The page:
What is Customer retention?
This essential guide to customer retention strategies includes metrics, KPIs, strategies and tools, plus everything you need to know about customer retention for eCommerce.
What is Customer Retention?
One of the biggest mistakes eCommerce entrepreneurs can make is to invest all their time and energy into finding new customers. After all, it's commonly said that your best customer is the one whose business you've already earned. But what does this really mean?
You've probably heard the term brand loyalty before. Building brand loyalty means taking steps to keep customers engaged and buying from you, often without considering the other options on the market.
In the big picture, the ability to foster brand loyalty among their customers is something all business owners strive for, but when you isolate the concept, you might find brand loyalty difficult to measure. How do you figure out if you're successfully building loyalty in your business and the products you sell?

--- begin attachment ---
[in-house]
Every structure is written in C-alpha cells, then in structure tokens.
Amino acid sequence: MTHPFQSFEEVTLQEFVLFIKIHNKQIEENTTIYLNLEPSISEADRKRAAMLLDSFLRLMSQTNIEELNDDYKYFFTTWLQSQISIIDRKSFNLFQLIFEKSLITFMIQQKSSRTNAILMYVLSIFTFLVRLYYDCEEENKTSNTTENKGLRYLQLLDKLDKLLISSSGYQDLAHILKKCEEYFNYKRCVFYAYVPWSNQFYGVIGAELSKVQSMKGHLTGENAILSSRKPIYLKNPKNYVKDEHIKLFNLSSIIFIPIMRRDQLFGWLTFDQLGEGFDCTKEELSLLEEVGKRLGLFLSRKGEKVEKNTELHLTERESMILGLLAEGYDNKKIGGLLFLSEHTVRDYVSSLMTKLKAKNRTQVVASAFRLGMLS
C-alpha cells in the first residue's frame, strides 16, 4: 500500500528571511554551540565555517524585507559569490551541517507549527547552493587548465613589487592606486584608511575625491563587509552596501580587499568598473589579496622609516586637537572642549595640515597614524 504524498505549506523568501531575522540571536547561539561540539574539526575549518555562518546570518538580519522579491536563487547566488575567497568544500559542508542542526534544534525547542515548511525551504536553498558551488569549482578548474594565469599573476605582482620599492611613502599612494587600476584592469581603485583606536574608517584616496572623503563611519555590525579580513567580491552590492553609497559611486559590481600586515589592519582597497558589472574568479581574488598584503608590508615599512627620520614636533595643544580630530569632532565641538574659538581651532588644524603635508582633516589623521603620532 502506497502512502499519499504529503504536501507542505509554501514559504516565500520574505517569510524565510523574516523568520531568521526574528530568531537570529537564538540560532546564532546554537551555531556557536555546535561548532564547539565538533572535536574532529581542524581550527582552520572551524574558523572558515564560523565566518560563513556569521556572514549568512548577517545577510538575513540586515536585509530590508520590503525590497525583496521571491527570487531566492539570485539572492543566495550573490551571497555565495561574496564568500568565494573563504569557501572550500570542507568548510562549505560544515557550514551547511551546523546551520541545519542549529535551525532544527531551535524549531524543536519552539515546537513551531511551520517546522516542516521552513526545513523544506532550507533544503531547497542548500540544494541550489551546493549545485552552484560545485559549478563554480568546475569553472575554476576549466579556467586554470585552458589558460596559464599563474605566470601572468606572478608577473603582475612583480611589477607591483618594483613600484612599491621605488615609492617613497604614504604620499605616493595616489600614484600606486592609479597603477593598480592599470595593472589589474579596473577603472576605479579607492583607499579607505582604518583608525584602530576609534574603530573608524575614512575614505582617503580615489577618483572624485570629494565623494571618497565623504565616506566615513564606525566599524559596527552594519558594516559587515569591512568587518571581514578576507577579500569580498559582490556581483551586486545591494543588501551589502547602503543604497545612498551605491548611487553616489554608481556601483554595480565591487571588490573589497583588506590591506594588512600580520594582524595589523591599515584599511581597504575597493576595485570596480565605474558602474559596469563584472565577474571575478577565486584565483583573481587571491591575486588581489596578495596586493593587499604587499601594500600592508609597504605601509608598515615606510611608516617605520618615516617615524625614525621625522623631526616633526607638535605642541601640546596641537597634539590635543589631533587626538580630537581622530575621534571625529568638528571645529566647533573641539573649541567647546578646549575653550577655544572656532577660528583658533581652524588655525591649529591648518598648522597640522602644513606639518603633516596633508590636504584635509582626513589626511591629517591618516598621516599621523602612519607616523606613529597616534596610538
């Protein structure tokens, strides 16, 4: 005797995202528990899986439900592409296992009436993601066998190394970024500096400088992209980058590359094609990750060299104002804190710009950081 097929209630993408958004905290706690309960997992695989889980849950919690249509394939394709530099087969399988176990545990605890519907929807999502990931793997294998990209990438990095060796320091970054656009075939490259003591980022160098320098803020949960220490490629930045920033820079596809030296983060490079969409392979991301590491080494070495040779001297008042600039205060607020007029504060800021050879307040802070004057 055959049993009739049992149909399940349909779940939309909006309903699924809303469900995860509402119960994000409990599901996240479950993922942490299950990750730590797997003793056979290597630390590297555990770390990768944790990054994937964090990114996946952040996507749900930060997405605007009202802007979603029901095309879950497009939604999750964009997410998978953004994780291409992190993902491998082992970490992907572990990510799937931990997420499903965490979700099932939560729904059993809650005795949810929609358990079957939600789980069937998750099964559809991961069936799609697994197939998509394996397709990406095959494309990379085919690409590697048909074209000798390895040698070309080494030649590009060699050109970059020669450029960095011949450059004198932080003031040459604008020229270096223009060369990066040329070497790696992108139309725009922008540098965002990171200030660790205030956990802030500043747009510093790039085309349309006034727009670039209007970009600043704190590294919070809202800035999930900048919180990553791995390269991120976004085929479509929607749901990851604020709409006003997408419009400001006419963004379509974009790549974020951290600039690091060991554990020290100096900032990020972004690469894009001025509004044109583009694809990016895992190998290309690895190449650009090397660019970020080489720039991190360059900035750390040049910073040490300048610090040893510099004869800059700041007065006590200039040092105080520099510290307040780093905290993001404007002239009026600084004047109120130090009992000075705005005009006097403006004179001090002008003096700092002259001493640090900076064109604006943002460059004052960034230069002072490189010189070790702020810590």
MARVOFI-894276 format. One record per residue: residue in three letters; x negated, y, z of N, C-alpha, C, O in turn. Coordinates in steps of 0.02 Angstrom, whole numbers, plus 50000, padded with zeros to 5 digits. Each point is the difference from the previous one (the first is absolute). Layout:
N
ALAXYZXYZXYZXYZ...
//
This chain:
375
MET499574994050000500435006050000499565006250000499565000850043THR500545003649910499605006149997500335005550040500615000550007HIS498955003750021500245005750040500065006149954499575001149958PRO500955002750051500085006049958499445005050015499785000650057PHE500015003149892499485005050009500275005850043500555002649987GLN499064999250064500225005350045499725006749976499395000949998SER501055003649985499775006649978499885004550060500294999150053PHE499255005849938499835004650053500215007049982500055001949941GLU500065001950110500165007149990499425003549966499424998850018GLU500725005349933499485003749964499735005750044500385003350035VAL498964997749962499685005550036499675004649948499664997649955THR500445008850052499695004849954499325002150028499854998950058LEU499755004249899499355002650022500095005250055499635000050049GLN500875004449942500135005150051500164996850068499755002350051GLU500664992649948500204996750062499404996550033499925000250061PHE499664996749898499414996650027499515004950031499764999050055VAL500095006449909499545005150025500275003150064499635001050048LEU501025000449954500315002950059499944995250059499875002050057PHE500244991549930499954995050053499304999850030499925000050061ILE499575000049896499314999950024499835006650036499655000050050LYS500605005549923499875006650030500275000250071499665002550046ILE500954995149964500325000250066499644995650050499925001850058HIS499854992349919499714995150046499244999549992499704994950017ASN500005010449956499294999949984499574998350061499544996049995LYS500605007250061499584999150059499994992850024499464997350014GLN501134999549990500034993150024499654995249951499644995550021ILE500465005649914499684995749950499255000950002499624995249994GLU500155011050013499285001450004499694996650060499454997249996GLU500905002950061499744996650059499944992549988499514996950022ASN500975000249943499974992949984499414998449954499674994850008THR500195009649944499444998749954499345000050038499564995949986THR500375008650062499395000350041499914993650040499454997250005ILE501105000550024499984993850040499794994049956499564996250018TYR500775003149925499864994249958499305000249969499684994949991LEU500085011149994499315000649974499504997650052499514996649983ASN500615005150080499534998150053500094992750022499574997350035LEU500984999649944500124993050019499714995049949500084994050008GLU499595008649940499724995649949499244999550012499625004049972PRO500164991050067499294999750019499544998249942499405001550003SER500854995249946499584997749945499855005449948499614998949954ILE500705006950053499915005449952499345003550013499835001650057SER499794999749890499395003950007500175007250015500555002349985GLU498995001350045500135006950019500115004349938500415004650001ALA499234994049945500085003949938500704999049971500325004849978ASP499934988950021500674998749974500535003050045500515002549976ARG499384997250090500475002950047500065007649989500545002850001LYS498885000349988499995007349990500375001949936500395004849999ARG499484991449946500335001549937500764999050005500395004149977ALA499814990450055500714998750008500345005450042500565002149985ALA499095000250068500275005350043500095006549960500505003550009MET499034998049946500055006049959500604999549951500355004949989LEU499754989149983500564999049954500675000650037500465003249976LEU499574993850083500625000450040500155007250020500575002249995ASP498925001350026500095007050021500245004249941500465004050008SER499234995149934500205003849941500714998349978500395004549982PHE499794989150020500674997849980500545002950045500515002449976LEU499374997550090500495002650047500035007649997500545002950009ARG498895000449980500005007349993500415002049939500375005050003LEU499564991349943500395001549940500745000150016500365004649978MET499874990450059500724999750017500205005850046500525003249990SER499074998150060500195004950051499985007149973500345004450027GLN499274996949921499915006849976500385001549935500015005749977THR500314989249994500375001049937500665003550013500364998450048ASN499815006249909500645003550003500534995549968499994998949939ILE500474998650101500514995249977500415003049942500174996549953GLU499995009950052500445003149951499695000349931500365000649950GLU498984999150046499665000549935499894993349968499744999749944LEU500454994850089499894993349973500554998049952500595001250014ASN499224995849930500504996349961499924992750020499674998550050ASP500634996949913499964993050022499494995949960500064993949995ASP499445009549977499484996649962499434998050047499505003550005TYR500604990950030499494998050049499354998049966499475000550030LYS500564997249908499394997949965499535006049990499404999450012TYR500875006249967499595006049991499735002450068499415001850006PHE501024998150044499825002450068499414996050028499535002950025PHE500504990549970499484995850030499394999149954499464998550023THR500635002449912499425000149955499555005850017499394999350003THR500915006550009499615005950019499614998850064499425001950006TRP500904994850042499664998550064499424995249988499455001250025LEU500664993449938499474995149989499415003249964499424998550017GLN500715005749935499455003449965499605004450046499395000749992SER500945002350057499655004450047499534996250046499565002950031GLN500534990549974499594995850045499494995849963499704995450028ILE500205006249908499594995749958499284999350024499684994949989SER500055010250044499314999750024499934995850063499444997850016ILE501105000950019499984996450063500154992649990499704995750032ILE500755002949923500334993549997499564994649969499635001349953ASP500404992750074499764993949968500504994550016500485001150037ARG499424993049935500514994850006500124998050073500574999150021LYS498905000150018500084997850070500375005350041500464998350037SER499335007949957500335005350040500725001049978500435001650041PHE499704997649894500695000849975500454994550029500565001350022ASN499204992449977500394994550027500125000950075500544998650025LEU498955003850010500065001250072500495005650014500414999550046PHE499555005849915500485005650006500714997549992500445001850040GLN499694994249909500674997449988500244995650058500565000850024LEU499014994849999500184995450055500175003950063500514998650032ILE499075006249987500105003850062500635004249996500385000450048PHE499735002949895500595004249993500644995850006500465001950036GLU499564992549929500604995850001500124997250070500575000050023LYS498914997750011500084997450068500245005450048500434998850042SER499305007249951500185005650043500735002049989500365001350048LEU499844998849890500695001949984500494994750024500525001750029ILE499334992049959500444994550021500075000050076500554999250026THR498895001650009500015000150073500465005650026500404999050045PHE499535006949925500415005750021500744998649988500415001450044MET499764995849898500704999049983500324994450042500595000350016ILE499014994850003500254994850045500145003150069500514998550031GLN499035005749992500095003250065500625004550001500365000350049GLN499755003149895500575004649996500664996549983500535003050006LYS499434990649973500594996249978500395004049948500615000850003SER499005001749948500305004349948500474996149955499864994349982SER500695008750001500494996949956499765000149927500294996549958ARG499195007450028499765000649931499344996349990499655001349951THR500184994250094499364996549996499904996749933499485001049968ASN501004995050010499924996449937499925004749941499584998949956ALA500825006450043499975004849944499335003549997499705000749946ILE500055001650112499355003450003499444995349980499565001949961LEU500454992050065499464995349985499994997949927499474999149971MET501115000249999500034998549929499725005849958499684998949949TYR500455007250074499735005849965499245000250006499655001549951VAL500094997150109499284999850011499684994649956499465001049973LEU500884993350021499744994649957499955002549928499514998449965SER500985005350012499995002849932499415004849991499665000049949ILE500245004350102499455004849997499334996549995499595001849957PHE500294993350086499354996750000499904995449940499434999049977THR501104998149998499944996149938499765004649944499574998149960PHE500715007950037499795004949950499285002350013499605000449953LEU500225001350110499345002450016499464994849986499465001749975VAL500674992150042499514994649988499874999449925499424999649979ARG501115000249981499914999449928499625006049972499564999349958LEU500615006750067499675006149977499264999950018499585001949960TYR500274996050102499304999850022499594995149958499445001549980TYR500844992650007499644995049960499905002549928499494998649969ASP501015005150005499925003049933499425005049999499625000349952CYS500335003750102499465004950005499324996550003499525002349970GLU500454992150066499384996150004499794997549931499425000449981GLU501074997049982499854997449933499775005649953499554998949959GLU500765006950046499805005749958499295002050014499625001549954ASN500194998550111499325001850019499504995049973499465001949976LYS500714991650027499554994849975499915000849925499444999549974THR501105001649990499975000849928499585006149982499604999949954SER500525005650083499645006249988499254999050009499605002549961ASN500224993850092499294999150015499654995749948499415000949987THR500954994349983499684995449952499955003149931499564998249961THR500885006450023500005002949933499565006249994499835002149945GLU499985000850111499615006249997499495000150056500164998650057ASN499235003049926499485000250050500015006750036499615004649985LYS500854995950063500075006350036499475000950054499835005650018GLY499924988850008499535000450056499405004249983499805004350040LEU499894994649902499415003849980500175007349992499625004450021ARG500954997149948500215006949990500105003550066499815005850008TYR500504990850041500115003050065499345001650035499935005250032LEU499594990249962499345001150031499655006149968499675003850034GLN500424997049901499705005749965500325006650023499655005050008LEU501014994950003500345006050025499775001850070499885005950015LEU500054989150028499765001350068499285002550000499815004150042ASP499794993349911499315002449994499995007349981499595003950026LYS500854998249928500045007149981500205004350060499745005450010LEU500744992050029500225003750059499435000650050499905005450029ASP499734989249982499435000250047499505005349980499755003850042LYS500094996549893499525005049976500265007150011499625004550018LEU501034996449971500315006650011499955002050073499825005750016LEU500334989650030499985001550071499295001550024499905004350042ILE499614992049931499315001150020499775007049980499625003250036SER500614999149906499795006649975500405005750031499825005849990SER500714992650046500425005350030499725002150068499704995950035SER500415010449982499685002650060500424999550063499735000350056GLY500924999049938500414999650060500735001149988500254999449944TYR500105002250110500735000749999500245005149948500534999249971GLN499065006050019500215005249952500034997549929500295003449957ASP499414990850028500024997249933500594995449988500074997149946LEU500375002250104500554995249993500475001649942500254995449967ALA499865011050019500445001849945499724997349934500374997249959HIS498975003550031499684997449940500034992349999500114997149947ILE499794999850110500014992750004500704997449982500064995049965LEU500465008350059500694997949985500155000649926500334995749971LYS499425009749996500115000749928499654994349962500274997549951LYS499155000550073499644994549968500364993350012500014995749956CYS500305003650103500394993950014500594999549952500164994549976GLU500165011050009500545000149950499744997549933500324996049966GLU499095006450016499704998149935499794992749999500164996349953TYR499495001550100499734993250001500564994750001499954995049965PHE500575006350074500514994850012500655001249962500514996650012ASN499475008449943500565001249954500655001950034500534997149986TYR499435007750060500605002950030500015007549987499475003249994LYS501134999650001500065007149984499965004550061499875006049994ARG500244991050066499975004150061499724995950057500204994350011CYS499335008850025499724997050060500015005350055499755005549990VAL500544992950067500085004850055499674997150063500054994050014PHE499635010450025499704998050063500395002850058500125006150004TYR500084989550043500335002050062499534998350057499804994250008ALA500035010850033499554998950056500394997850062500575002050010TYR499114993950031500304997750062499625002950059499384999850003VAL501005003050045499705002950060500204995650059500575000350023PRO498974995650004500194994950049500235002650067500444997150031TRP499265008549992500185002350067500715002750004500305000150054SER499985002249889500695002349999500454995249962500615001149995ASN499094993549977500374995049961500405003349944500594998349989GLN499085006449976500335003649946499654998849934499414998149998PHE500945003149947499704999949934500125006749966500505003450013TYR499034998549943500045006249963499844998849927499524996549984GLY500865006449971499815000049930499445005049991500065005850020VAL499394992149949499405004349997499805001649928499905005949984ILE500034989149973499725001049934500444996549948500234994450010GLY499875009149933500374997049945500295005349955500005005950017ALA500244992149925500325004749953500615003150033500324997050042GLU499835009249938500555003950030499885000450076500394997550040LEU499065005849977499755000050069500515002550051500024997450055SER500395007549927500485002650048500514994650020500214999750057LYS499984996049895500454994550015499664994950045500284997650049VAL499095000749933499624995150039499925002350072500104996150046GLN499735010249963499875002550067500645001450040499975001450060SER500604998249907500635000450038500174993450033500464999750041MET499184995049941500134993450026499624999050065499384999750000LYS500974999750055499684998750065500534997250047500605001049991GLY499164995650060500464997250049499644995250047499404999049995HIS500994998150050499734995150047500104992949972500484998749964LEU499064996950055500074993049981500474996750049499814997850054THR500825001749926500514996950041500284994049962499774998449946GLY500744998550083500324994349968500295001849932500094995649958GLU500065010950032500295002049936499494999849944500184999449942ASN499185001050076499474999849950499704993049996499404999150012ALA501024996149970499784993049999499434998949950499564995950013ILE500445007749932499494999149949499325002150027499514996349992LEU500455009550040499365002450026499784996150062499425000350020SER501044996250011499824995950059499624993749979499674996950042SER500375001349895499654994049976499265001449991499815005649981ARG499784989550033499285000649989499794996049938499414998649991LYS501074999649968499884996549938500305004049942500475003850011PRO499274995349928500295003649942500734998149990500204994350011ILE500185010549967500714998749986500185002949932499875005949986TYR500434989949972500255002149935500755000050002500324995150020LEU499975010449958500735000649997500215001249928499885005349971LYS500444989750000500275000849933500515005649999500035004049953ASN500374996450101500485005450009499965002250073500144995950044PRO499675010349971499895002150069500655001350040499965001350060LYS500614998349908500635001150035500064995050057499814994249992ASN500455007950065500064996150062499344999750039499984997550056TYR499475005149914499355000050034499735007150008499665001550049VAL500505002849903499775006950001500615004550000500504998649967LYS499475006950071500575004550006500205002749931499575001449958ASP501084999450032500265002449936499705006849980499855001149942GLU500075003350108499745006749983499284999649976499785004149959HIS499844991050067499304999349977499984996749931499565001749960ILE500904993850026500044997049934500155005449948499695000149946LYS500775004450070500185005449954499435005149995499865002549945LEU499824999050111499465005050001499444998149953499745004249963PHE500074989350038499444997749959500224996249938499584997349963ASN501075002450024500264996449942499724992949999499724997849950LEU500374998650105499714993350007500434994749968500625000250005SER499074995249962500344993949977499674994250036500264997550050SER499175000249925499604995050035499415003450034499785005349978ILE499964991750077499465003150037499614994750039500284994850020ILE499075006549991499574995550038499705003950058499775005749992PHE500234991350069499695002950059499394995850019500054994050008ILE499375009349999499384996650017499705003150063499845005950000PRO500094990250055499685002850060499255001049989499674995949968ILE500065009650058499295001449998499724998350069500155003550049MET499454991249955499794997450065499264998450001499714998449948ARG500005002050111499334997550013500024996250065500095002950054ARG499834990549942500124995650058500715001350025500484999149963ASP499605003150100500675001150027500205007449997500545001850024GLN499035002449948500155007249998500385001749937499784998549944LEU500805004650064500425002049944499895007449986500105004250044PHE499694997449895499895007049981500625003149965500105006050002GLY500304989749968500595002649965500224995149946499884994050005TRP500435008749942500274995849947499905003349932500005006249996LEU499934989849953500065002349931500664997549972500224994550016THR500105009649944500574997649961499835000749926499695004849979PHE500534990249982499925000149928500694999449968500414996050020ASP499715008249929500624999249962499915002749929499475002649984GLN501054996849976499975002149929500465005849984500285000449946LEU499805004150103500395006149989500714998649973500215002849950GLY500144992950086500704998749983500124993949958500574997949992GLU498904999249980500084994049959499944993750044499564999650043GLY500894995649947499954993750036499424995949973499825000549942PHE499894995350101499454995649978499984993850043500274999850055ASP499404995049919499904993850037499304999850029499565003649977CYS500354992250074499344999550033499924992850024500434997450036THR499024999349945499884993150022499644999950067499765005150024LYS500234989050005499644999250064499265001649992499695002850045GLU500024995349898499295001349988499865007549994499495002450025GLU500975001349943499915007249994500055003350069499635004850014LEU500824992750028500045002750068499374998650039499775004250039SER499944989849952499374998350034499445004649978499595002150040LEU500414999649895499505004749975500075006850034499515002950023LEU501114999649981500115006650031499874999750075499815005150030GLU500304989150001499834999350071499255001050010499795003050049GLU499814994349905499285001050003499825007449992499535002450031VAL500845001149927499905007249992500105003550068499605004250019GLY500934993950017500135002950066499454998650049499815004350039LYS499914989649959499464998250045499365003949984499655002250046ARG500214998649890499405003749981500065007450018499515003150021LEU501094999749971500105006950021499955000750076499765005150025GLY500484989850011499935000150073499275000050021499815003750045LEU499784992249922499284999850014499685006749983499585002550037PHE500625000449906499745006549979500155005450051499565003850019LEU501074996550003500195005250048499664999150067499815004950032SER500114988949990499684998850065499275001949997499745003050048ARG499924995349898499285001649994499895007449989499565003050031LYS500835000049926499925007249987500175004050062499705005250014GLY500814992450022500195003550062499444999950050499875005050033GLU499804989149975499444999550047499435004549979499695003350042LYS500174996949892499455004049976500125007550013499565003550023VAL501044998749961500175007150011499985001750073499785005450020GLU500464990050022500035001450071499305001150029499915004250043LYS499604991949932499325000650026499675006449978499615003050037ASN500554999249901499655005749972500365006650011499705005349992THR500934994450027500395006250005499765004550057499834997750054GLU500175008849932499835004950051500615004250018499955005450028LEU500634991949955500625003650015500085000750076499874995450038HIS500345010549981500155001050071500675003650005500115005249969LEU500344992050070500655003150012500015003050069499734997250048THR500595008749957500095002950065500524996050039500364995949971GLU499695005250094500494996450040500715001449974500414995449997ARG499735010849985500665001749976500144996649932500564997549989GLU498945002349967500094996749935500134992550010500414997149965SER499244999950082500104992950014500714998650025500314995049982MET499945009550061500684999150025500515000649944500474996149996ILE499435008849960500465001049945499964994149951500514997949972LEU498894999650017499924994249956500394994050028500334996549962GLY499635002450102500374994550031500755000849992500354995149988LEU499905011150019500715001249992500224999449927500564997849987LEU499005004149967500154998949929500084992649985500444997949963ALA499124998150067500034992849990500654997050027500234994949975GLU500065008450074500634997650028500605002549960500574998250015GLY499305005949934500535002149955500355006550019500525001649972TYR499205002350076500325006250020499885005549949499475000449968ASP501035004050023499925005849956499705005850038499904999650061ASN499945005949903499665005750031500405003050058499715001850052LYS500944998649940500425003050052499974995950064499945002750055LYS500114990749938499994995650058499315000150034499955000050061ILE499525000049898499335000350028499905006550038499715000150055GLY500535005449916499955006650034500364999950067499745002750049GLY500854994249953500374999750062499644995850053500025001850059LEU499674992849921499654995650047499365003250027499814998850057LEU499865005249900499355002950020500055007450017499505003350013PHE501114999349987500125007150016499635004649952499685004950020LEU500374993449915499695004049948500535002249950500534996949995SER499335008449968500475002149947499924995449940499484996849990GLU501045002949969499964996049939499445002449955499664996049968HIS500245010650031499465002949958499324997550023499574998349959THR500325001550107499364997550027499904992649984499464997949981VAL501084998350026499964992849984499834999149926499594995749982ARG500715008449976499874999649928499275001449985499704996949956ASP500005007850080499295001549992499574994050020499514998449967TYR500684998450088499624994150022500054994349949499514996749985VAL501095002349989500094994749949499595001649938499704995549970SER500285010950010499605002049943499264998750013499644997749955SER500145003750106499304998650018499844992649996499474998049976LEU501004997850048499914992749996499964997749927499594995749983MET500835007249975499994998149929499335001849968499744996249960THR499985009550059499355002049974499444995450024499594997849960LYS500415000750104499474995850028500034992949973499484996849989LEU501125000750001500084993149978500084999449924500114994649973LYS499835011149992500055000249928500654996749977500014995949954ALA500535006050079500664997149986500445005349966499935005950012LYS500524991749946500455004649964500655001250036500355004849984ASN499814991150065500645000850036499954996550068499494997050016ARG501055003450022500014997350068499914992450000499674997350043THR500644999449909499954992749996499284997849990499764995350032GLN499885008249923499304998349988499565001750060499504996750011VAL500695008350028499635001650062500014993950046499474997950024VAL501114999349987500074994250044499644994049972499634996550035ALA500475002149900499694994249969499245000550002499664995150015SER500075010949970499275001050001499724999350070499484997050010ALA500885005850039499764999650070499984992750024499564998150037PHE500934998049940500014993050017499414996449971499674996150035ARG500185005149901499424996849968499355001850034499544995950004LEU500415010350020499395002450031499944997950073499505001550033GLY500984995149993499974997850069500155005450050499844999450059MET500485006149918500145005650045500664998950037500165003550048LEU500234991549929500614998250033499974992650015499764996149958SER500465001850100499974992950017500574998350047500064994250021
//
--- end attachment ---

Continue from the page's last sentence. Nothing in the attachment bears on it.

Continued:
The answer lies in a measure metric: customer retention.
What is Customer Retention for eCommerce?
When it comes to your eCommerce store, customer retention is a simple concept. How many purchases does the average customer make over the length of their relationship with your brand?
The goal of running an eCommerce business is getting people to purchase the products and services you're selling, but if you're only focusing on primary sales, you may not be as successful as you want to be. Customer retention is a measure of how successful you are at capturing secondary sales — customers who buy once and then come back and buy again.
Why Is Customer Retention Important?
The ability to go back to the well with your customers multiple times instead of constantly relying on new faces in the sales funnel can add significant revenue and reduce your ad spend. Here are a few reasons why customer retention is one of the most important things to focus on when you're running an online store.
Repeat business increases the lifetime value of a single buyer